Feb 062013
 

mix business and pleasure, win win, keep it professional

It’s easy to create mental barriers between “friends” and “business.” But there are ways to nurture business relationships with friends–without jeopardizing either. Here are three things to be mindful of to make sure both sides are happy.

1. Seek the win-win.

Put yourself in the shoes of your friend and seek out ideas for how you might be able to solve his or her problems. The stakes don’t have to be particularly high early on; the key is to find a way that you can both benefit from an initial business interaction. A quick win can be something as simple as sharing connections or finding similar challenges that you can problem-solve together. Regardless of the situation, find some way to help each other and keep the conversation alive so you can continue to find situations that benefit both parties in the future.

2. Seek to help first.

It’s always better to give than to receive, especially when dealing with friends in a business context. Start the relationship before you need something by offering assistance, connections, opportunities or recommendations. A great way to initiate the conversation is through two proven questions: How’s business? How are you doing professionally?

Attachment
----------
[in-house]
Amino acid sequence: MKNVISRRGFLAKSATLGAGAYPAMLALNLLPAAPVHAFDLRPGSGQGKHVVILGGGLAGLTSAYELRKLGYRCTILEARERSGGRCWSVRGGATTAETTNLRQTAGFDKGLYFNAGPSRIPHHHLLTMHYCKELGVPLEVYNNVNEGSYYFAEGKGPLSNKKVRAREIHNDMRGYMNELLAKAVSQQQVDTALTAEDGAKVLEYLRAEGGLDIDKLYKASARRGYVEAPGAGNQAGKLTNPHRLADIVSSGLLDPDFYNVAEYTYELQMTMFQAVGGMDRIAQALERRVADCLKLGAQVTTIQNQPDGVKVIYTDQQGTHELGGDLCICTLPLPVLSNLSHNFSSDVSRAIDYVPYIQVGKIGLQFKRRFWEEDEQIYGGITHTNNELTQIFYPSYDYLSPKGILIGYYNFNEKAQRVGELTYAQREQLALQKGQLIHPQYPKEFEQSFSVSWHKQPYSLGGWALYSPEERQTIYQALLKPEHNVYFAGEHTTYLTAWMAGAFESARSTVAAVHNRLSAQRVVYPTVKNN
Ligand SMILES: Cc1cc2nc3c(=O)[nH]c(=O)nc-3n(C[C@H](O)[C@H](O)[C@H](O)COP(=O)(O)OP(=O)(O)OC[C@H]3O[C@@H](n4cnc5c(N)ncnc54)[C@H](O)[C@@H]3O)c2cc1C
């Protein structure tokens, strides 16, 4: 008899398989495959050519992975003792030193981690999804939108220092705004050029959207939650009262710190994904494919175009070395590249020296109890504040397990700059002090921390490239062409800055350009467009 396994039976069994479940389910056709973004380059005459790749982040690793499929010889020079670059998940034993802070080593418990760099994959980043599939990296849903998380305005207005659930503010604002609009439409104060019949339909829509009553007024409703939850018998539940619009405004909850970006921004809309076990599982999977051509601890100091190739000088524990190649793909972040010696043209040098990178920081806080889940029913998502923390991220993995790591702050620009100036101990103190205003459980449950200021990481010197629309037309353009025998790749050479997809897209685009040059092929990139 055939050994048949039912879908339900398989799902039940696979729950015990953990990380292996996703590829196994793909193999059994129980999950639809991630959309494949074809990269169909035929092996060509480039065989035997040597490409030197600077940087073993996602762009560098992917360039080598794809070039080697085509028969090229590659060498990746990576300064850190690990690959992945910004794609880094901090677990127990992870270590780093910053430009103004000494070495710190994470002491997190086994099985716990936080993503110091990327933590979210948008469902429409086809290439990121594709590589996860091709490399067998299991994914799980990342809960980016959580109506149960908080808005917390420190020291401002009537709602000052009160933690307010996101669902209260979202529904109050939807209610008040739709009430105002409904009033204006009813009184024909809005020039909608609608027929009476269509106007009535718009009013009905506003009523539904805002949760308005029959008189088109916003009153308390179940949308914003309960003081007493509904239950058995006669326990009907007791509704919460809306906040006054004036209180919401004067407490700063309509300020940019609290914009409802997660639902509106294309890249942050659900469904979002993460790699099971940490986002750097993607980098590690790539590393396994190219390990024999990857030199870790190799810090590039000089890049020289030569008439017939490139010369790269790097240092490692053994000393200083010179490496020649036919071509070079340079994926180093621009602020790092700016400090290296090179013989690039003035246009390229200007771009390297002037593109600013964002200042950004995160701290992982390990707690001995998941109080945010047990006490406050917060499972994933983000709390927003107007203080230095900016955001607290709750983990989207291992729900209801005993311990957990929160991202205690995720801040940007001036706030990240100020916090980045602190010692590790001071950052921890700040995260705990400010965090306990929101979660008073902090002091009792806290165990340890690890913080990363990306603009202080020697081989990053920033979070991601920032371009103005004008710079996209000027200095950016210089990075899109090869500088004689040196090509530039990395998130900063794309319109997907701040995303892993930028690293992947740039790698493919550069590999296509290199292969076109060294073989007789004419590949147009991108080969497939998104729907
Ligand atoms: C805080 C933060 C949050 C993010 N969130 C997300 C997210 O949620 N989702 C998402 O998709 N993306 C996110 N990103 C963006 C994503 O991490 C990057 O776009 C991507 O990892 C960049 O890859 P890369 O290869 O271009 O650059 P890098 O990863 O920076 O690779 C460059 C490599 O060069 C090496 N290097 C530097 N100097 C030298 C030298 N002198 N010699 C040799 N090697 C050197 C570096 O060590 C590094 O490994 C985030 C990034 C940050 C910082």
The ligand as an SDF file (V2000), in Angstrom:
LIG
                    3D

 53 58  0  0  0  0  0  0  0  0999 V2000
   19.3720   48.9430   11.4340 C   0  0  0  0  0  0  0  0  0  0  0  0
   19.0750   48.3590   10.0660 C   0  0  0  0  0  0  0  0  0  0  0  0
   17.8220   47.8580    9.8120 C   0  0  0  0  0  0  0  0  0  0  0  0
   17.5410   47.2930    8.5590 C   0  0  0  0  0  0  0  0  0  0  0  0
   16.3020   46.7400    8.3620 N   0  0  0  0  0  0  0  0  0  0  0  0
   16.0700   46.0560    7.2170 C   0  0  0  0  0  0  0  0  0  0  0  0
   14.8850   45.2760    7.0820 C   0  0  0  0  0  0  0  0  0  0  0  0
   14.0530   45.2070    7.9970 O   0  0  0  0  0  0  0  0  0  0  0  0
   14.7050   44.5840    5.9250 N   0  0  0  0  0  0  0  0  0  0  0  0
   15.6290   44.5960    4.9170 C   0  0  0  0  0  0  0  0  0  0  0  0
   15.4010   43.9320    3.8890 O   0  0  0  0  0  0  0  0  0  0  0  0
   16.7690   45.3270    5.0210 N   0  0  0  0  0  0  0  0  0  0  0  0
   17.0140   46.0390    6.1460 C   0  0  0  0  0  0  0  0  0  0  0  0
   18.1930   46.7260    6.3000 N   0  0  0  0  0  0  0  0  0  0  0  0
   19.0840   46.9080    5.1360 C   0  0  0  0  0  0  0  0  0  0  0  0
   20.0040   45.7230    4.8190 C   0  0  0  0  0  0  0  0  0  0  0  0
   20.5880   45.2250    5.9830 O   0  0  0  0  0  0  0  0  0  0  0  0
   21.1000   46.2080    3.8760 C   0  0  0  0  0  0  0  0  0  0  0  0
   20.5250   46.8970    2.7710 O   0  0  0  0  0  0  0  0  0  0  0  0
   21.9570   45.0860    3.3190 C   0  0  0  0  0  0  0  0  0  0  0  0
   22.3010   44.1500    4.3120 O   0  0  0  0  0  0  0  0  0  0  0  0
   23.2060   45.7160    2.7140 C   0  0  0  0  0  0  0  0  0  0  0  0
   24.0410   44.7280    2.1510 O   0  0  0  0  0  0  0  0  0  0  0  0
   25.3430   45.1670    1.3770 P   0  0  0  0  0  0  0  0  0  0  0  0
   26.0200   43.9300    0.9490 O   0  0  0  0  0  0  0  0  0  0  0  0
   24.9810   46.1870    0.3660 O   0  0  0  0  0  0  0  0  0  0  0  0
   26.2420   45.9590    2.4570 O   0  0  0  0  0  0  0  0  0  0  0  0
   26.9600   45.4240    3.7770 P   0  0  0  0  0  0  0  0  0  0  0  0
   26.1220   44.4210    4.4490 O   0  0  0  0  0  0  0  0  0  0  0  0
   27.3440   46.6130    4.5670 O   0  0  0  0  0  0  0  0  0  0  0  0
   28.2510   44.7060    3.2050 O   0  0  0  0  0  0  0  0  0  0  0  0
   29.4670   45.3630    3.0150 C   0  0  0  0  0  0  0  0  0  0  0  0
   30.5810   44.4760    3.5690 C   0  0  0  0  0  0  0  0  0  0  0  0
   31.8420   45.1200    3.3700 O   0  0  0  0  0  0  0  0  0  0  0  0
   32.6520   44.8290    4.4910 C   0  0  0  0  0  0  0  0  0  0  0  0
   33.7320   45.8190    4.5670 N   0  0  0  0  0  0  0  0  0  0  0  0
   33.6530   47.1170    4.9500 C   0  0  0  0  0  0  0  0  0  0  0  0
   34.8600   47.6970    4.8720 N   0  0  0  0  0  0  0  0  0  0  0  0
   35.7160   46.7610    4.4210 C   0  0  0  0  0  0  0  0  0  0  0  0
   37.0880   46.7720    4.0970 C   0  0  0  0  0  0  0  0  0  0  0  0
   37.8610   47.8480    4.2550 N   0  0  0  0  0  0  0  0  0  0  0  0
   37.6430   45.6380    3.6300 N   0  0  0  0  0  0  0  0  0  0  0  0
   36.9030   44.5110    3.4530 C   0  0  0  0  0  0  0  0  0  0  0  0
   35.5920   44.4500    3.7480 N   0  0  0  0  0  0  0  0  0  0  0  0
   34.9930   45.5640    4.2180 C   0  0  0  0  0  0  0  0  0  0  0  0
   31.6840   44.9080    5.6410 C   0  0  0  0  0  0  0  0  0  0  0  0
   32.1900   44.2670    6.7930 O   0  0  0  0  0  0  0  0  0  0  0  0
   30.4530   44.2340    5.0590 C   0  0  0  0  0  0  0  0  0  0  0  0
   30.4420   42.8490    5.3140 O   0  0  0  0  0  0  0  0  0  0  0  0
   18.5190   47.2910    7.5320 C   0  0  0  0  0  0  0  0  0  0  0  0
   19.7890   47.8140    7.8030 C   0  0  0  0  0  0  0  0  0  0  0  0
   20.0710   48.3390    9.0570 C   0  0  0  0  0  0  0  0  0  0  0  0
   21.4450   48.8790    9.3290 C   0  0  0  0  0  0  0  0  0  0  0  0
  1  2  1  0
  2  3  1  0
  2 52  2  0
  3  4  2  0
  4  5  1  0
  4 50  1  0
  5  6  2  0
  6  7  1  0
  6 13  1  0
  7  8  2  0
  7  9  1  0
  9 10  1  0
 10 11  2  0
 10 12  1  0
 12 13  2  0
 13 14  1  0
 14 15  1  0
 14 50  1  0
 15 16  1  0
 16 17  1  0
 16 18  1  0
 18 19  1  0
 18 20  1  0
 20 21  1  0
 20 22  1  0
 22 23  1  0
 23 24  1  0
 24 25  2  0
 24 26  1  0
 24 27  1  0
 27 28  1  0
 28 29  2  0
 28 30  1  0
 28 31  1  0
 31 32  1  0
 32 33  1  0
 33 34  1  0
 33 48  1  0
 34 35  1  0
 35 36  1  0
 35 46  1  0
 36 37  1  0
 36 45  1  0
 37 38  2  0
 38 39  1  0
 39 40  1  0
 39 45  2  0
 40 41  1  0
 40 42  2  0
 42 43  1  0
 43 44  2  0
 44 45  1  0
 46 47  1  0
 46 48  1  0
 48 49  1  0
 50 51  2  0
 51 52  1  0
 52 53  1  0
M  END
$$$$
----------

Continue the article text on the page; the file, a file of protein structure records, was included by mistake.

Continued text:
3. Choose the right time and place.

A dinner party or a sporting event is a great opportunity to initiative a conversation, but it’s generally not the right venue to talk about establishing a business partnership. Instead, use the dinner party as an opportunity to schedule a follow-up discussion in an environment better-suited for business. Lunch, coffee, an office meeting, and drinks at a bar can all be effective-it’s just a matter of figuring out where you’re most comfortable and what venue best fits your existing relationship.

Any strong business relationship is based on trust, so why not develop business relationships that already have a strong foundation of trust, through friendship? As long as you focus on creating value for both parties, there’s no reason to erect an artificial wall separating friends from business.

If you enjoyed this post, I would be grateful if you helped spread the word by emailing it to a friend or sharing it on LinkedIn, Twitter, or Facebook. Thank you!


 February 6, 2013  Posted by at 6:00 AM Leadership Tagged with: ,  Add comments

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